BEFORE proceeding to a close examination of the documents which establish the real history of these voyages, it may be well to advert to the reckless manner in which facts have been made to yield to any hypothesis which a short-sighted view has suggested as indispensable.

The following passage is found in Harris' Voyages (ed. of 1744—8, vof. ii. p. 190), and in Pinkerton's Collection (vol. xii. p. 158).

“But the year before that patent was granted, viz. in 1494, John Cabot, with his son Sebastian, had sailed from Bristol upon discovery, and had actually seen the Continent of Newfoundland, to which they gave the name of Prime Vista, or first seen. And on the 24th June, in the same year, he went ashore on an Island which, because it was discovered on that day, he called St John's., and of this Island he reported, very truly, that the soil was barren, that it yielded little, and that the people wear bearskin clothes, and were armed with bows, arrows, pikes, darts, wooden clubs, and slings ; but that the coast abounded with fish, and upon this report of his, the before-mentioned patent (of 5th March 1495) was granted."

Mr Barrow also says (p. 32),

“There is no possible way of reconciling the various accounts collected by Hakluyt, and which amount to no less a number than six, but by supposing John Cabot to have made one voyage, at least, previous to the date of the patent, and some time between that and the date of the return of Columbus, either in 1494

or 1495."

It must by this time be apparent, that the hypothesis thus started, is not only uncalled for, but would contradict every authentic account which has come down to us.

It is altogether irreconcilable with that very document which stands foremost of the 6 six," on the pages of Hakluyt -the extract from the map cut by Clement Adams, and hung up in the Privy Gallery-for it is there declared expressly,

that at five o'clock in the morning, of the 24th June, 1497, was discovered that land, which no man before that time had attempted to approach (“ quam nullus prius adire ausus fuit”). What possible motive can be imagined, on the part of Cabot, for disguising the fact of a discovery made so long before? The supposition is as absurd, as it is gratuitous. How, again, does it agree with the statement of Sebastian Cabot, that on the voyage made under the royal authority, he was surprised by the sight of land, “not thinking to find any other land than that of Cathay?” This is one of the six” accounts which it is proposed to reconcile by assuming a discovery of the same region three years before !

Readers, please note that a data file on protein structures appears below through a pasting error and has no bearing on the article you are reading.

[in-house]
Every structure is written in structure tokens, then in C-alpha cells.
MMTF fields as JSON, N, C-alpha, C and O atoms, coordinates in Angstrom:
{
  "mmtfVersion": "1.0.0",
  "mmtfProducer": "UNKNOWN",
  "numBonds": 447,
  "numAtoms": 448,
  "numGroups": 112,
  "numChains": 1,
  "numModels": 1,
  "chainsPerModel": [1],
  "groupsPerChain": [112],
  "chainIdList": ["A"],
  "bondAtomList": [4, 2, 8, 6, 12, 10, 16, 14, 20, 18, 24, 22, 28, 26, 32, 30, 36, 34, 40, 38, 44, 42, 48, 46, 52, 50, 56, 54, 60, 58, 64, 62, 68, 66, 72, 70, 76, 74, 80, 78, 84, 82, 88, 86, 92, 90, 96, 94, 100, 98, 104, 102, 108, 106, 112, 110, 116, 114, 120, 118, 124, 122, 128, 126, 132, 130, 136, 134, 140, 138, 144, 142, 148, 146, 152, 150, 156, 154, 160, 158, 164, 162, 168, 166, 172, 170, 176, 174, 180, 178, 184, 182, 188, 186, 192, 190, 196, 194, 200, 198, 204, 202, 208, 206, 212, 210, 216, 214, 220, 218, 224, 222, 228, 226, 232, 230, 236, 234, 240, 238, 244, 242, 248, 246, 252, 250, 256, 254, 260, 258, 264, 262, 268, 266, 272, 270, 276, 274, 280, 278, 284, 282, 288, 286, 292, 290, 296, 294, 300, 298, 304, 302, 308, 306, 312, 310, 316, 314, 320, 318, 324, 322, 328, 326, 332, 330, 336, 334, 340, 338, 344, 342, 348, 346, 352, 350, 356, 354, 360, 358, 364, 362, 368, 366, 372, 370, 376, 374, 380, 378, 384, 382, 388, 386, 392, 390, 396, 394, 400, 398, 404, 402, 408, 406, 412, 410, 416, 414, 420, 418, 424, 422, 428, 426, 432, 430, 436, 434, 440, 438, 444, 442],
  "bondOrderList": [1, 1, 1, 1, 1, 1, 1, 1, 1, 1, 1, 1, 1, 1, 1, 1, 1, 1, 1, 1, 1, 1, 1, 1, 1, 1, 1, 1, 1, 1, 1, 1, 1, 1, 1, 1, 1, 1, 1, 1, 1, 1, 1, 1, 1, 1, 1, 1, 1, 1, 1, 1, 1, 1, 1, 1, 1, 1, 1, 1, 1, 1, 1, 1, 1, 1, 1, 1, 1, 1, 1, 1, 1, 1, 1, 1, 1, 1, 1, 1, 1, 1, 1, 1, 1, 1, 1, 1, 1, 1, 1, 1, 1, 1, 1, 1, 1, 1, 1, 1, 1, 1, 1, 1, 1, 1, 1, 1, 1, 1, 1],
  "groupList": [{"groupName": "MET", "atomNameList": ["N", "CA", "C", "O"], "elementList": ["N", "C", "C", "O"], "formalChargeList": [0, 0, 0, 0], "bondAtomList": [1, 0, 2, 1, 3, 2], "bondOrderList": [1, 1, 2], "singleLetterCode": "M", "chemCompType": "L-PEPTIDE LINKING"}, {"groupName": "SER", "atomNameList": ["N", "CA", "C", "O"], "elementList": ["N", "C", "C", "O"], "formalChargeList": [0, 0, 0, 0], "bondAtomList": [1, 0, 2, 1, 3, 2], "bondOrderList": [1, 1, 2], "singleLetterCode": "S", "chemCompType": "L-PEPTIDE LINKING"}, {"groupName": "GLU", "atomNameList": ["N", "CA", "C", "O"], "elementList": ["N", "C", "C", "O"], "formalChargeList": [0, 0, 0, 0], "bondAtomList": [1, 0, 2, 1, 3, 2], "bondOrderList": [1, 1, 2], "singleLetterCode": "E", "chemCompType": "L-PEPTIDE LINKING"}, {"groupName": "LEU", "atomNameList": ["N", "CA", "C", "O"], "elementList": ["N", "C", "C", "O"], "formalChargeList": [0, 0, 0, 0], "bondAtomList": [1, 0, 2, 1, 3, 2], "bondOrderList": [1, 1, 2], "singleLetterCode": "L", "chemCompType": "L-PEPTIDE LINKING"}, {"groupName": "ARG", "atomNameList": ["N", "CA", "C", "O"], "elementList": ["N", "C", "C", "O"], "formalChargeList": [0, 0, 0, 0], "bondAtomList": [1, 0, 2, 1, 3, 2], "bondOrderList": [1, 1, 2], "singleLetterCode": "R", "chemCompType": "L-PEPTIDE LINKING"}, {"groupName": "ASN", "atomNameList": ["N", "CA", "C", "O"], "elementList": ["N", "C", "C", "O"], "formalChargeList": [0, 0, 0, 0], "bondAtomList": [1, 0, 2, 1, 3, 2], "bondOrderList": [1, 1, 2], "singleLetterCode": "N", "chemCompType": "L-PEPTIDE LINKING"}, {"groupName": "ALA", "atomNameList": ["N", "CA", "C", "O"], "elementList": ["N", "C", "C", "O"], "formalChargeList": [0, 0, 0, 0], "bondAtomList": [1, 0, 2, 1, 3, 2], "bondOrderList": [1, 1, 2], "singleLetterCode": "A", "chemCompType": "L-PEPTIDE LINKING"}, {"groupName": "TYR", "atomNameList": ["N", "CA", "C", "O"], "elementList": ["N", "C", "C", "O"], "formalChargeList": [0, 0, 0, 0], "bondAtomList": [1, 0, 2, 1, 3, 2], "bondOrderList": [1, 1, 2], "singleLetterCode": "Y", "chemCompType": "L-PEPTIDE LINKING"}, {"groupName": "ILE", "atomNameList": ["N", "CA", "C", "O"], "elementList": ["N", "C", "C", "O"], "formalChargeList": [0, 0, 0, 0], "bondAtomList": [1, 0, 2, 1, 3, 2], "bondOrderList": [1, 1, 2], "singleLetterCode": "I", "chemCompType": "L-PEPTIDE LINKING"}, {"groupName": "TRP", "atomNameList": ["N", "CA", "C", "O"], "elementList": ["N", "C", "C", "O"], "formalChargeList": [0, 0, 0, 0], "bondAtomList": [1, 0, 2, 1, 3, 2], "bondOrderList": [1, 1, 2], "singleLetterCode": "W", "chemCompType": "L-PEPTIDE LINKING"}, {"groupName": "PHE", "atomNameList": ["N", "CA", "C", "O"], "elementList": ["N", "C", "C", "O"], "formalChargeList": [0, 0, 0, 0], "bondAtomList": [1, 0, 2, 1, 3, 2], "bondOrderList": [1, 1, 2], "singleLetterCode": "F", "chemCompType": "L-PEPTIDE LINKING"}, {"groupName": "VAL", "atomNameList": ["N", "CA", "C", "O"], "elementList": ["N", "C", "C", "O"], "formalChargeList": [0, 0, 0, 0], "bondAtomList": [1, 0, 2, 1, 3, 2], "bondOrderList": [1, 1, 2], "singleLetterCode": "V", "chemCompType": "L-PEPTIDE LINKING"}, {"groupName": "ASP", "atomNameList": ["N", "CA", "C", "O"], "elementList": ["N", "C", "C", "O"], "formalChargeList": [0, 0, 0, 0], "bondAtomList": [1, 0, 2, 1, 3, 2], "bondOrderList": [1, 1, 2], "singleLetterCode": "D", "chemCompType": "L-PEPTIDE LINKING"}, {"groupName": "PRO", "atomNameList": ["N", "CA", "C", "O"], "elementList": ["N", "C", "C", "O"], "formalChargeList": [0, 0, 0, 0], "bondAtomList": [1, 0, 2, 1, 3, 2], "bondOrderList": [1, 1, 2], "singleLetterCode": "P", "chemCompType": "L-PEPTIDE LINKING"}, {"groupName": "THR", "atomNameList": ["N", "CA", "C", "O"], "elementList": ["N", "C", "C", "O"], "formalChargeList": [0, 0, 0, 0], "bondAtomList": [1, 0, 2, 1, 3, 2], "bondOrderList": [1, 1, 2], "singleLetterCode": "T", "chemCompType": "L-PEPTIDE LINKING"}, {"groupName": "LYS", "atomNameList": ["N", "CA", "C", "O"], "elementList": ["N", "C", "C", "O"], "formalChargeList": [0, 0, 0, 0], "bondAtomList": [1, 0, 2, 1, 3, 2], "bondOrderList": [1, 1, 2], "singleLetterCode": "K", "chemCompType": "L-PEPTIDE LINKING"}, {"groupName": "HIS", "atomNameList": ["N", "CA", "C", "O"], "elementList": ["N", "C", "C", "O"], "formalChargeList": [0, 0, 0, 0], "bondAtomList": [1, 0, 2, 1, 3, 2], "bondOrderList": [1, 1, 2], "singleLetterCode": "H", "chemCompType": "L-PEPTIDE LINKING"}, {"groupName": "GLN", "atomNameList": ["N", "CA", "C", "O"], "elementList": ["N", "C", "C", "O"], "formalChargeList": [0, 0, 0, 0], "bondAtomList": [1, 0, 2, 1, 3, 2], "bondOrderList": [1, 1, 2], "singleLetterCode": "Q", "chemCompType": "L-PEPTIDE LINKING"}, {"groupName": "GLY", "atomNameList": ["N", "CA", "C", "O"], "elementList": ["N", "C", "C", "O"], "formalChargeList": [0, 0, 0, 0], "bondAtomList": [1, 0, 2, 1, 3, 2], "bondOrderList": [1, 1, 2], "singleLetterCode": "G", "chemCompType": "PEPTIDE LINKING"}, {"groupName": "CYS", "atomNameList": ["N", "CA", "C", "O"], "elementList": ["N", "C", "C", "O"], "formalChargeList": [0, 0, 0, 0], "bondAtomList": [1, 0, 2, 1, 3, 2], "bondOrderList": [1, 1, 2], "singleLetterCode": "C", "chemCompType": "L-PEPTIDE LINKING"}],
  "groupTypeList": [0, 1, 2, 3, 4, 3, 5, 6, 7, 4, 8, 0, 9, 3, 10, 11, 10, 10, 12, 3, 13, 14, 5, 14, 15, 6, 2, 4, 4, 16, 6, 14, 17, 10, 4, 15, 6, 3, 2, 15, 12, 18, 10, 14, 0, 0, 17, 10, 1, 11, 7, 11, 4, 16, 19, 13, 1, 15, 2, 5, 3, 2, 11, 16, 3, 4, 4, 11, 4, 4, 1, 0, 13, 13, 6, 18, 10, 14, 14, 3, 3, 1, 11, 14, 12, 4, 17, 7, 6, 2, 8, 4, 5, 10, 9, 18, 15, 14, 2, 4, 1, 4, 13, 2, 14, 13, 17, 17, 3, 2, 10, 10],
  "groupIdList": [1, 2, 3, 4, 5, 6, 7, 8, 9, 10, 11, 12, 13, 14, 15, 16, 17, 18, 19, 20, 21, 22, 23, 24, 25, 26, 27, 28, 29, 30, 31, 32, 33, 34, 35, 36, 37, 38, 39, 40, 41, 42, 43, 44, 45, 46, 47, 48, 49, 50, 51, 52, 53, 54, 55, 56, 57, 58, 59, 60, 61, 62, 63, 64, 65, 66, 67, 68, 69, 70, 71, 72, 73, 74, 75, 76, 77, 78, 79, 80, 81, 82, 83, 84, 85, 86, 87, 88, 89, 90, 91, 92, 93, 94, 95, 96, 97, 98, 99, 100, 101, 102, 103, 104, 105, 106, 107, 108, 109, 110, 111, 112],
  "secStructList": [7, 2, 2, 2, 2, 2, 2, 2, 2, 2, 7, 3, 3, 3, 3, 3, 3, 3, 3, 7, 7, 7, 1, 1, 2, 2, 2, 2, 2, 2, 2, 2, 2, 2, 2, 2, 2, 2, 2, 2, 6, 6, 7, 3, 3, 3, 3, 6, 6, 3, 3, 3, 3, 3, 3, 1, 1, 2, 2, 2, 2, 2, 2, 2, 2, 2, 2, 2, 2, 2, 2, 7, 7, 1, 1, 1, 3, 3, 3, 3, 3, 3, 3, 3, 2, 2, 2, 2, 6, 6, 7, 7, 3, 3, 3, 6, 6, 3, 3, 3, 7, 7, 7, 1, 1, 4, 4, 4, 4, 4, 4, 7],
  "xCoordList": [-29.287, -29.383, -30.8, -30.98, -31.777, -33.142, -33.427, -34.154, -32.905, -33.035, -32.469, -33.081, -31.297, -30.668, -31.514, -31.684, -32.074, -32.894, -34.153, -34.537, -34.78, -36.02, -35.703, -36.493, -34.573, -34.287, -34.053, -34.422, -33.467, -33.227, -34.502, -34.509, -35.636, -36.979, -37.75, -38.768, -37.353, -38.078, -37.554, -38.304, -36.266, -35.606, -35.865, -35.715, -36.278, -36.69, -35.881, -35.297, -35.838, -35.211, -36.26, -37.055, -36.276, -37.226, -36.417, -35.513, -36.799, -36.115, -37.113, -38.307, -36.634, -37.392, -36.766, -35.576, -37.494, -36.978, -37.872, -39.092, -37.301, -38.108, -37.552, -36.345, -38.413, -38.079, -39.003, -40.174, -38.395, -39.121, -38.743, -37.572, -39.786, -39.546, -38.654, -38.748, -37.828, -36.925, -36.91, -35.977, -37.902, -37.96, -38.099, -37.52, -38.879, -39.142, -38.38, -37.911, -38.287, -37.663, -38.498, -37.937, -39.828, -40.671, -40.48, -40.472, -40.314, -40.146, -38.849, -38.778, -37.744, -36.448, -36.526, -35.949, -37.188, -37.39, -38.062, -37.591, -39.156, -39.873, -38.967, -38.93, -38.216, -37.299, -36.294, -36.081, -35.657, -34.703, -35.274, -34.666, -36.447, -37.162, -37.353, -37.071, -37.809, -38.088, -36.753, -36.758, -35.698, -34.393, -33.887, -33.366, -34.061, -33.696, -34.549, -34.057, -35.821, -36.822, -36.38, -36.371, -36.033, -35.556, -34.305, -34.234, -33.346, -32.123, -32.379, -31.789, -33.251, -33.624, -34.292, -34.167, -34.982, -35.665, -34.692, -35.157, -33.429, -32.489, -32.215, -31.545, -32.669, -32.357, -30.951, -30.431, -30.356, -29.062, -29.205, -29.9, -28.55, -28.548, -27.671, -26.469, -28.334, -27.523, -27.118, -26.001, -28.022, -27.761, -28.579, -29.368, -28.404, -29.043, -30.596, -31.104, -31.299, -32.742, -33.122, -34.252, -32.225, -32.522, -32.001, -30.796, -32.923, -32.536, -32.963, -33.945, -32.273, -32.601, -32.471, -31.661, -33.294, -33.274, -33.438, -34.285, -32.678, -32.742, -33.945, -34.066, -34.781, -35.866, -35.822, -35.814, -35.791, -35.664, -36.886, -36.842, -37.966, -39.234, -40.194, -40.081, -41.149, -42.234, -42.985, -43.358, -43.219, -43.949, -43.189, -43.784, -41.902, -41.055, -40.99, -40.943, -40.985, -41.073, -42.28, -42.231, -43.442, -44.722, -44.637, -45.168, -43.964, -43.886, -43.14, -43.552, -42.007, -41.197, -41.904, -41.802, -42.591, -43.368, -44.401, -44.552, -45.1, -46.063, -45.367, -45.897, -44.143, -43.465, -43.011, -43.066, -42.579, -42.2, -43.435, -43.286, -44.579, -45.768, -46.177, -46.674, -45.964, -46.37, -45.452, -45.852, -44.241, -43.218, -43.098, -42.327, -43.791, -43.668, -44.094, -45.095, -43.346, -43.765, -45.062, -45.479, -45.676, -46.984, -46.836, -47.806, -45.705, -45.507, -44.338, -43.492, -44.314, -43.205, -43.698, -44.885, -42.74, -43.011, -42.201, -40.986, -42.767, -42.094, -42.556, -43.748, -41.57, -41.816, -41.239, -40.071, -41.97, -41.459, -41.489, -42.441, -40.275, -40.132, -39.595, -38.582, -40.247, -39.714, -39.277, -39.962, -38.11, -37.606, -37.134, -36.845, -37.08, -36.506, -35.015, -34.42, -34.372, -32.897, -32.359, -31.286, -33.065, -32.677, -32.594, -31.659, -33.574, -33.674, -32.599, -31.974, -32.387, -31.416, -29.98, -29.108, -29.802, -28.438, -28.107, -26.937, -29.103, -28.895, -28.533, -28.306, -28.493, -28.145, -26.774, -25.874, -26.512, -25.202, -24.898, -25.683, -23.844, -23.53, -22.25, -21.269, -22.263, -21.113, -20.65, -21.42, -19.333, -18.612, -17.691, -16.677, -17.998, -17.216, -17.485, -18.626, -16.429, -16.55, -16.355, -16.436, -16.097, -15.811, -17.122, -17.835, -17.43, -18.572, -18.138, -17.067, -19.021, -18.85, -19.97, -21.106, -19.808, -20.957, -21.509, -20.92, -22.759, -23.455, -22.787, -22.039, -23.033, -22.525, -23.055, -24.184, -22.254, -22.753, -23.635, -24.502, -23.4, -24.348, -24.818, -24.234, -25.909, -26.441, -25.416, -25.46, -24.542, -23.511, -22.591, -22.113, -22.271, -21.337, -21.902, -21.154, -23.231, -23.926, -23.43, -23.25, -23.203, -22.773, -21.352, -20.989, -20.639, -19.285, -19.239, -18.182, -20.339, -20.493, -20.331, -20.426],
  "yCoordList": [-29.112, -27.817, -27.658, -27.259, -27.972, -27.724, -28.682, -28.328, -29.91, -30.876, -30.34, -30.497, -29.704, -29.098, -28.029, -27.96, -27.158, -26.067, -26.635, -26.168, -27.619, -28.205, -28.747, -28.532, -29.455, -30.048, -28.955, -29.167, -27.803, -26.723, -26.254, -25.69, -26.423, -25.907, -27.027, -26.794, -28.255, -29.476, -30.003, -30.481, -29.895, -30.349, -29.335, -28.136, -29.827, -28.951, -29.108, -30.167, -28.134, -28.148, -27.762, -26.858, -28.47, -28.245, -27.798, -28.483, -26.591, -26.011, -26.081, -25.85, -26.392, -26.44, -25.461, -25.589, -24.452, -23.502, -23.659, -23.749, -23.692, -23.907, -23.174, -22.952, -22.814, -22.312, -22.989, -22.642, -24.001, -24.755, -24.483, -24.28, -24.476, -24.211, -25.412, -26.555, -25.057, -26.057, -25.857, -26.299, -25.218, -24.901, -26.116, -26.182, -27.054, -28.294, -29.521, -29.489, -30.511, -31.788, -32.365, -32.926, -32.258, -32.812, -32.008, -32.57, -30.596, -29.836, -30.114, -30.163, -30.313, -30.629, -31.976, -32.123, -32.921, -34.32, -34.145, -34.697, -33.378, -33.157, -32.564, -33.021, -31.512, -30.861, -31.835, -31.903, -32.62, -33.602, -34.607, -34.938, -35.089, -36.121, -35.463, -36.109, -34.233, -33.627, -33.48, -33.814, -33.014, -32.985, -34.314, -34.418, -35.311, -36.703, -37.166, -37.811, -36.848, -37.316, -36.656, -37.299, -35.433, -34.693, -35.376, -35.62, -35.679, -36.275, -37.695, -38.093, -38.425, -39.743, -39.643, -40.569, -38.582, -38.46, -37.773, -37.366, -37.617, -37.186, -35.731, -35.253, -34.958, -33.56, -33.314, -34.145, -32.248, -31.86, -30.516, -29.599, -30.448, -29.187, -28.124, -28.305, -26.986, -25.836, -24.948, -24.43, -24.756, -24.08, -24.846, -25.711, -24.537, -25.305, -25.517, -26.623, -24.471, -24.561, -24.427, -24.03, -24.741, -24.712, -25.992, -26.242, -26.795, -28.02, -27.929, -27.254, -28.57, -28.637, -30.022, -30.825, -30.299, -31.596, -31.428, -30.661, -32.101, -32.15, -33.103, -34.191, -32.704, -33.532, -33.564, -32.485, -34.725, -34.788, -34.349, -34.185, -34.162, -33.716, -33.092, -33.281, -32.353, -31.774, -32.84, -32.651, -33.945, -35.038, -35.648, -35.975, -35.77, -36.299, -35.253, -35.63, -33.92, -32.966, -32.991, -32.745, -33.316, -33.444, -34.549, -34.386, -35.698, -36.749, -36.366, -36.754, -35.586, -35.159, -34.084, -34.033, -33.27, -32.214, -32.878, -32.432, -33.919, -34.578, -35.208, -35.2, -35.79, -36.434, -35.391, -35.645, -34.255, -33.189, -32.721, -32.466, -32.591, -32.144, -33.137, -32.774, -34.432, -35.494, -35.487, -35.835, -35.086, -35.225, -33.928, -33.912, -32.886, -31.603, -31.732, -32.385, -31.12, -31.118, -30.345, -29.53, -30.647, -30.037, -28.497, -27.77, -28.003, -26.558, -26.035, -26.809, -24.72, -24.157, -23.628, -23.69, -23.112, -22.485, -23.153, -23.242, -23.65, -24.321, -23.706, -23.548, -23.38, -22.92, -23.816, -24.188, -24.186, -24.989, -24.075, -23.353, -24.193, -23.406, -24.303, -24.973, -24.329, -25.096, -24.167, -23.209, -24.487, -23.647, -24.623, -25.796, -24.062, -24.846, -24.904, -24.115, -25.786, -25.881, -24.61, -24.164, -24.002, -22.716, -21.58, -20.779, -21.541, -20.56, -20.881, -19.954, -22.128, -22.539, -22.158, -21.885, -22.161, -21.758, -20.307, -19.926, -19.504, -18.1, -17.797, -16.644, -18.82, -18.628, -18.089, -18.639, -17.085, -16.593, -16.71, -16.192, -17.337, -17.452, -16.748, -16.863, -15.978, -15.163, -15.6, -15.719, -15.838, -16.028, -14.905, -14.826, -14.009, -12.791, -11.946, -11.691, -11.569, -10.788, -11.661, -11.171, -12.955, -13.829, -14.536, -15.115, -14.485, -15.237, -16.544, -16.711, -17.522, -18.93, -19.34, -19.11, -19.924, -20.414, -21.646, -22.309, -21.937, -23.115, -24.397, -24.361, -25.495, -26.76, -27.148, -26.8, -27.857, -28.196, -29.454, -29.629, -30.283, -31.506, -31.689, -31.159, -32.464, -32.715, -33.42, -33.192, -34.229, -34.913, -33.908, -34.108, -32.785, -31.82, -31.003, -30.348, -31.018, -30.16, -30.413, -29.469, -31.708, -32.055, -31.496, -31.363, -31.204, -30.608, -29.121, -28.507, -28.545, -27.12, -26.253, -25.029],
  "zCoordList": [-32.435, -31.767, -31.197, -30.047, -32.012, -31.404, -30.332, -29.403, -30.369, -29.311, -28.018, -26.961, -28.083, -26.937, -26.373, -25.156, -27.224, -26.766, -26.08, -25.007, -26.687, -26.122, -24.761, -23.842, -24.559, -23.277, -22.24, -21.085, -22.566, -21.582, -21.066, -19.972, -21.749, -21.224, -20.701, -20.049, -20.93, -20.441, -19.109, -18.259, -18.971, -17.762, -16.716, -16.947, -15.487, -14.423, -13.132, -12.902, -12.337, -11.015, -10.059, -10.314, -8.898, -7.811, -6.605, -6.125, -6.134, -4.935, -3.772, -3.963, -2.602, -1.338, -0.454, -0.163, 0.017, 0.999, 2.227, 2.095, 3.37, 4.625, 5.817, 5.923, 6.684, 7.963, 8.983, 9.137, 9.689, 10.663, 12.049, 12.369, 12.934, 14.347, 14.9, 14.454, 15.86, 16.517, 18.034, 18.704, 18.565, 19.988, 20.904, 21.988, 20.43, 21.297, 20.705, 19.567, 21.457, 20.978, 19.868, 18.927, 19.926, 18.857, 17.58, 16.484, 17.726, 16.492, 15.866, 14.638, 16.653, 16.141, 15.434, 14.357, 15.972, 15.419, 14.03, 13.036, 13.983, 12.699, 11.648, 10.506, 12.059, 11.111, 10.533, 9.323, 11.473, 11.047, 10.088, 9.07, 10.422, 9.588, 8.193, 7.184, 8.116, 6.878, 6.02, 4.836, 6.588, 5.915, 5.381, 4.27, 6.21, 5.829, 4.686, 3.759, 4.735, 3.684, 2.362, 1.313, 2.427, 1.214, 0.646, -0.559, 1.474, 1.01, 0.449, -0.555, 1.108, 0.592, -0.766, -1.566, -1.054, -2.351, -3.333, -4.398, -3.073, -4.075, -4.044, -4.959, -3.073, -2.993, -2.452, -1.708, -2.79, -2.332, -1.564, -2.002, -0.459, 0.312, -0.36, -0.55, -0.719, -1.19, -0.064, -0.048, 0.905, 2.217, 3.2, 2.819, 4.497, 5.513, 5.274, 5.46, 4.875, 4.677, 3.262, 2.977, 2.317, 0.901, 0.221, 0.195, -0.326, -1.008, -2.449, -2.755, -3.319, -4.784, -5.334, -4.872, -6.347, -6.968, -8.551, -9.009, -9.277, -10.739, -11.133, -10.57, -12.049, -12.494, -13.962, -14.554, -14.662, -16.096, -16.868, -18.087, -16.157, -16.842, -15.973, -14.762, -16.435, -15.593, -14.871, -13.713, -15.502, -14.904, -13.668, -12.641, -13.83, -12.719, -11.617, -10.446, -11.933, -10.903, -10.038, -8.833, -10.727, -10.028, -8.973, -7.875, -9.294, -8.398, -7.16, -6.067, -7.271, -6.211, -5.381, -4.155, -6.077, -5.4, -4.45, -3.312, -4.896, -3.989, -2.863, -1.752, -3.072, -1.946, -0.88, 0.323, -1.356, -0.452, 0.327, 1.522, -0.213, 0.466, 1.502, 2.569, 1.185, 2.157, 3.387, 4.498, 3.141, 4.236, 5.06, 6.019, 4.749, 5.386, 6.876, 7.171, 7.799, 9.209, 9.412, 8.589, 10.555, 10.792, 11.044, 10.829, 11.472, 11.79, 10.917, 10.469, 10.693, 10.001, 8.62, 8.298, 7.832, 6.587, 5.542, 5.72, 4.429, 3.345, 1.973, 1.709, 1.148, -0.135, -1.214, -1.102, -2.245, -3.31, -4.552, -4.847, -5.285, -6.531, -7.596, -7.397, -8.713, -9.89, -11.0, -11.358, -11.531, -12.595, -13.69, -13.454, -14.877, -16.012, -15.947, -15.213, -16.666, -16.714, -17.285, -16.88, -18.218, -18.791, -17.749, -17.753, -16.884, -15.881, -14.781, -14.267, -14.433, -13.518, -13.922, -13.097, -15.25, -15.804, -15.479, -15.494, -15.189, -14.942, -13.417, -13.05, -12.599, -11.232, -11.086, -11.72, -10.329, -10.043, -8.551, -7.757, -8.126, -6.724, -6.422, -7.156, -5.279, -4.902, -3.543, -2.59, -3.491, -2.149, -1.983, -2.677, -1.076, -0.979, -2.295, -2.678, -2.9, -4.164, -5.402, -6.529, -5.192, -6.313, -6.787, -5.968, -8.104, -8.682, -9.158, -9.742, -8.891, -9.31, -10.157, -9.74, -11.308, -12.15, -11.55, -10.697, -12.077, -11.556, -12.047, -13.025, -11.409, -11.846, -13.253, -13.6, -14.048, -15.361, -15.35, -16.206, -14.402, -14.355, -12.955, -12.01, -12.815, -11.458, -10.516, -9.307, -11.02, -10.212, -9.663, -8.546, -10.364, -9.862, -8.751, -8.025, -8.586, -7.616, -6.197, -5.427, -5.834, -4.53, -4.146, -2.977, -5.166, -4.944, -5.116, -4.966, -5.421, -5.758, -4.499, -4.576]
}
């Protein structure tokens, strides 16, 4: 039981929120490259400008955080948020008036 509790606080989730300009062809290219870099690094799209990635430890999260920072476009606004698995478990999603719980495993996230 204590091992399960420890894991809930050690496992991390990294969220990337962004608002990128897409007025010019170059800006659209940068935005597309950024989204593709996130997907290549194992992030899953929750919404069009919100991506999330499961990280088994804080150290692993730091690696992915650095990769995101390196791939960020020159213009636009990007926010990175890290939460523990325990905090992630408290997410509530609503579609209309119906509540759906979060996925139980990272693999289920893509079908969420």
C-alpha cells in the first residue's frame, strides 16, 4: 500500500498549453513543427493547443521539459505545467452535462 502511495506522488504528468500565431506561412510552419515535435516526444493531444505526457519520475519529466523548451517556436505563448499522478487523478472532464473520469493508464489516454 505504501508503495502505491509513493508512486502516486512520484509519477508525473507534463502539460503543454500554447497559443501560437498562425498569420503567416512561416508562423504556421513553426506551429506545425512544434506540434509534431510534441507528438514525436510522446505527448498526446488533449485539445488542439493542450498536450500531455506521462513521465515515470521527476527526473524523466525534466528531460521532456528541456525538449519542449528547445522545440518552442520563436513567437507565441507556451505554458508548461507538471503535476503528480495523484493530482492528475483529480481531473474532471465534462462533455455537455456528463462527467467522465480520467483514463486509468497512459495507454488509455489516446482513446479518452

The first patent bears date the 5th March, in the eleventh year of the reign of Henry VII. It is found in Rymer (Fædera, vol. xii. p. 595), who correctly refers it to 5th March, 1496, the computation of this monarch's reign being from August, 1485. Hakluyt states it to be of 1495 (vol. iii. p. 5), looking, as we may infer, not to the Historical, but to the Legal or Civil year, which commenced, prior to 1752, on the 25th March.

The patent is in favour of John Cabot and his three sons, Lewis, Sebastian, and Sancius; and authorises them, their heirs, or deputies, to " sail to all parts, countries, and seas of the East, of the West, and of the North, under our banners and ensigns, with five ships of what burthen or quantity soever they be, and as many mariners or men as they will have with them in the said ships, upon their own proper costs and charges, to seek out, discover, and find whatsoever isles, countries, regions, or provinces of the heathen and infidels, whatsoever they be, and in what part of the world soever they be, which before this time have been unknown to all Christians." It is plain, that a previous discovery, so far from being assigned as the ground for the patent, as Harris, Pinkerton, &c. assert, is negatived by its very terms. The patent would be inapplicable to any region previously visited by either of the Cabots, and confer no right. Assuming, what is obvi- .